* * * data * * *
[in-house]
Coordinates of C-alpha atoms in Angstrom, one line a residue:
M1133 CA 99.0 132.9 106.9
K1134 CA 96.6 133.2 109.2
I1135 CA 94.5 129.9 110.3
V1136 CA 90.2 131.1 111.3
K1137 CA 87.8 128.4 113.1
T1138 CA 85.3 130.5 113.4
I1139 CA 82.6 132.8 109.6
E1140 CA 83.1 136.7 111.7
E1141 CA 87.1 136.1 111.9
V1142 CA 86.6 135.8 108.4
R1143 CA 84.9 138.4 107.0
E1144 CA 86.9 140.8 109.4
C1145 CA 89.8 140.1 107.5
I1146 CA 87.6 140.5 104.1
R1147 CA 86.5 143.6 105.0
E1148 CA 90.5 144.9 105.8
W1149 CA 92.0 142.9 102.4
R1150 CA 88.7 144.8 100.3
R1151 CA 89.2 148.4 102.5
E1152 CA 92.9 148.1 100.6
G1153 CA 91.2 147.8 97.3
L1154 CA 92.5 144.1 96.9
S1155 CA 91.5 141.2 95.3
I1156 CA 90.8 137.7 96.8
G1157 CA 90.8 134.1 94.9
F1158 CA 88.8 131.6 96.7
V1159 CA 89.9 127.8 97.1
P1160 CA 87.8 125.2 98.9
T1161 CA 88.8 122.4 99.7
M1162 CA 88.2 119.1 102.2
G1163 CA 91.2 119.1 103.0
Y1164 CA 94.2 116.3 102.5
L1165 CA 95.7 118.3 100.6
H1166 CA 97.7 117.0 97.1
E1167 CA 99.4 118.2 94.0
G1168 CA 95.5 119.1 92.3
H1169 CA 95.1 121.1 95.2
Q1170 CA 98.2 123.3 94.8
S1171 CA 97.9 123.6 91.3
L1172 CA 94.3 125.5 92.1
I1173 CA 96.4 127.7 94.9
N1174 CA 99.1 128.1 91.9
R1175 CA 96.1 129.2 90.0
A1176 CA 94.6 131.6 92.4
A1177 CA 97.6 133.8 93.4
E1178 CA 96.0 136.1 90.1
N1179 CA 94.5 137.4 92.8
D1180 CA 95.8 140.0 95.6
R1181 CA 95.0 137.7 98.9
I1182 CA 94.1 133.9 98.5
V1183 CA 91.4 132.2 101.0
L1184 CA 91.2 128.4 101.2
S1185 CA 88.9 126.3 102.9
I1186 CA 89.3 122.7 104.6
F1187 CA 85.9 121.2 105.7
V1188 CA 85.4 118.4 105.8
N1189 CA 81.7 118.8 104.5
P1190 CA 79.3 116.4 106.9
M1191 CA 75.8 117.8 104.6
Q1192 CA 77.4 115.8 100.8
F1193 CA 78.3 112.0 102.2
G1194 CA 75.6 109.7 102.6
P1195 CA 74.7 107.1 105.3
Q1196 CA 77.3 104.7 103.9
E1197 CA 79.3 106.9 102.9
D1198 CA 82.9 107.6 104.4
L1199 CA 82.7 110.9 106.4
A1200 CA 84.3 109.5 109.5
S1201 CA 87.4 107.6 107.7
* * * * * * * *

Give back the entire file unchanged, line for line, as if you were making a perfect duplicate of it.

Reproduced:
[in-house]
Coordinates of C-alpha atoms in Angstrom, one line a residue:
M1133 CA 99.0 132.9 106.9
K1134 CA 96.6 133.2 109.2
I1135 CA 94.5 129.9 110.3
V1136 CA 90.2 131.1 111.3
K1137 CA 87.8 128.4 113.1
T1138 CA 85.3 130.5 113.4
I1139 CA 82.6 132.8 109.6
E1140 CA 83.1 136.7 111.7
E1141 CA 87.1 136.1 111.9
V1142 CA 86.6 135.8 108.4
R1143 CA 84.9 138.4 107.0
E1144 CA 86.9 140.8 109.4
C1145 CA 89.8 140.1 107.5
I1146 CA 87.6 140.5 104.1
R1147 CA 86.5 143.6 105.0
E1148 CA 90.5 144.9 105.8
W1149 CA 92.0 142.9 102.4
R1150 CA 88.7 144.8 100.3
R1151 CA 89.2 148.4 102.5
E1152 CA 92.9 148.1 100.6
G1153 CA 91.2 147.8 97.3
L1154 CA 92.5 144.1 96.9
S1155 CA 91.5 141.2 95.3
I1156 CA 90.8 137.7 96.8
G1157 CA 90.8 134.1 94.9
F1158 CA 88.8 131.6 96.7
V1159 CA 89.9 127.8 97.1
P1160 CA 87.8 125.2 98.9
T1161 CA 88.8 122.4 99.7
M1162 CA 88.2 119.1 102.2
G1163 CA 91.2 119.1 103.0
Y1164 CA 94.2 116.3 102.5
L1165 CA 95.7 118.3 100.6
H1166 CA 97.7 117.0 97.1
E1167 CA 99.4 118.2 94.0
G1168 CA 95.5 119.1 92.3
H1169 CA 95.1 121.1 95.2
Q1170 CA 98.2 123.3 94.8
S1171 CA 97.9 123.6 91.3
L1172 CA 94.3 125.5 92.1
I1173 CA 96.4 127.7 94.9
N1174 CA 99.1 128.1 91.9
R1175 CA 96.1 129.2 90.0
A1176 CA 94.6 131.6 92.4
A1177 CA 97.6 133.8 93.4
E1178 CA 96.0 136.1 90.1
N1179 CA 94.5 137.4 92.8
D1180 CA 95.8 140.0 95.6
R1181 CA 95.0 137.7 98.9
I1182 CA 94.1 133.9 98.5
V1183 CA 91.4 132.2 101.0
L1184 CA 91.2 128.4 101.2
S1185 CA 88.9 126.3 102.9
I1186 CA 89.3 122.7 104.6
F1187 CA 85.9 121.2 105.7
V1188 CA 85.4 118.4 105.8
N1189 CA 81.7 118.8 104.5
P1190 CA 79.3 116.4 106.9
M1191 CA 75.8 117.8 104.6
Q1192 CA 77.4 115.8 100.8
F1193 CA 78.3 112.0 102.2
G1194 CA 75.6 109.7 102.6
P1195 CA 74.7 107.1 105.3
Q1196 CA 77.3 104.7 103.9
E1197 CA 79.3 106.9 102.9
D1198 CA 82.9 107.6 104.4
L1199 CA 82.7 110.9 106.4
A1200 CA 84.3 109.5 109.5
S1201 CA 87.4 107.6 107.7